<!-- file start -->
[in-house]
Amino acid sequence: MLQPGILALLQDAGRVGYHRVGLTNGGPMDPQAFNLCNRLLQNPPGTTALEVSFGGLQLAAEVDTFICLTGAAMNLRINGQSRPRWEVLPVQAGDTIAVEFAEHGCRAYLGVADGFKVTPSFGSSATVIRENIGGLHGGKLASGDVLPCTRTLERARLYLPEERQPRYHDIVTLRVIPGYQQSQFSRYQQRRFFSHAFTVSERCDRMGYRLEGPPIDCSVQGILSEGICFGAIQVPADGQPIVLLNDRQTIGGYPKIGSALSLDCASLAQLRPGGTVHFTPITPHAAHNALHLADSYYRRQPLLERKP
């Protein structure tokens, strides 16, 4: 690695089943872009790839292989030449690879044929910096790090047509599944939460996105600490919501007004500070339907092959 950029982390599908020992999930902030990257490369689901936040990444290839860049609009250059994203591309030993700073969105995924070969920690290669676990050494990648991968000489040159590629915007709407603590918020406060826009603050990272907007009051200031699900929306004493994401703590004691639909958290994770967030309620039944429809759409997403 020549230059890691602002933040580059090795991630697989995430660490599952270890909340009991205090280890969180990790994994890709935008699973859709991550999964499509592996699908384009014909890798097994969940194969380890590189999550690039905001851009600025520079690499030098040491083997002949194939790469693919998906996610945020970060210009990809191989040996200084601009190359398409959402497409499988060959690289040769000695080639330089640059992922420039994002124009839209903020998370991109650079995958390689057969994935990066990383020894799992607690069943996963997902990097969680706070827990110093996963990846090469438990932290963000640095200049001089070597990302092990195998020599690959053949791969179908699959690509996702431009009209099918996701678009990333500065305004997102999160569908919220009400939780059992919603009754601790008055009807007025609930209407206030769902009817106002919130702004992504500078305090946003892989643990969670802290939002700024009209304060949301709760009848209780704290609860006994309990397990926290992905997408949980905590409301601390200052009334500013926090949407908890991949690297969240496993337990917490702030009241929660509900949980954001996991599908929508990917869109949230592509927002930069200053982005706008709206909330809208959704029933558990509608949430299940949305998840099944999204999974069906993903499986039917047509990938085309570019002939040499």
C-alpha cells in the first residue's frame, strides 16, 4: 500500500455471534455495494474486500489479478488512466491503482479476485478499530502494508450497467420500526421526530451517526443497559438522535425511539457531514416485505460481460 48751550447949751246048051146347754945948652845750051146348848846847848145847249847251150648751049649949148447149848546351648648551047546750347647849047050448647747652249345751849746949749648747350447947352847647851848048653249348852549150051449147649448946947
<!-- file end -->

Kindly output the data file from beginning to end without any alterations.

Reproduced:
[in-house]
Amino acid sequence: MLQPGILALLQDAGRVGYHRVGLTNGGPMDPQAFNLCNRLLQNPPGTTALEVSFGGLQLAAEVDTFICLTGAAMNLRINGQSRPRWEVLPVQAGDTIAVEFAEHGCRAYLGVADGFKVTPSFGSSATVIRENIGGLHGGKLASGDVLPCTRTLERARLYLPEERQPRYHDIVTLRVIPGYQQSQFSRYQQRRFFSHAFTVSERCDRMGYRLEGPPIDCSVQGILSEGICFGAIQVPADGQPIVLLNDRQTIGGYPKIGSALSLDCASLAQLRPGGTVHFTPITPHAAHNALHLADSYYRRQPLLERKP
């Protein structure tokens, strides 16, 4: 690695089943872009790839292989030449690879044929910096790090047509599944939460996105600490919501007004500070339907092959 950029982390599908020992999930902030990257490369689901936040990444290839860049609009250059994203591309030993700073969105995924070969920690290669676990050494990648991968000489040159590629915007709407603590918020406060826009603050990272907007009051200031699900929306004493994401703590004691639909958290994770967030309620039944429809759409997403 020549230059890691602002933040580059090795991630697989995430660490599952270890909340009991205090280890969180990790994994890709935008699973859709991550999964499509592996699908384009014909890798097994969940194969380890590189999550690039905001851009600025520079690499030098040491083997002949194939790469693919998906996610945020970060210009990809191989040996200084601009190359398409959402497409499988060959690289040769000695080639330089640059992922420039994002124009839209903020998370991109650079995958390689057969994935990066990383020894799992607690069943996963997902990097969680706070827990110093996963990846090469438990932290963000640095200049001089070597990302092990195998020599690959053949791969179908699959690509996702431009009209099918996701678009990333500065305004997102999160569908919220009400939780059992919603009754601790008055009807007025609930209407206030769902009817106002919130702004992504500078305090946003892989643990969670802290939002700024009209304060949301709760009848209780704290609860006994309990397990926290992905997408949980905590409301601390200052009334500013926090949407908890991949690297969240496993337990917490702030009241929660509900949980954001996991599908929508990917869109949230592509927002930069200053982005706008709206909330809208959704029933558990509608949430299940949305998840099944999204999974069906993903499986039917047509990938085309570019002939040499």
C-alpha cells in the first residue's frame, strides 16, 4: 500500500455471534455495494474486500489479478488512466491503482479476485478499530502494508450497467420500526421526530451517526443497559438522535425511539457531514416485505460481460 48751550447949751246048051146347754945948652845750051146348848846847848145847249847251150648751049649949148447149848546351648648551047546750347647849047050448647747652249345751849746949749648747350447947352847647851848048653249348852549150051449147649448946947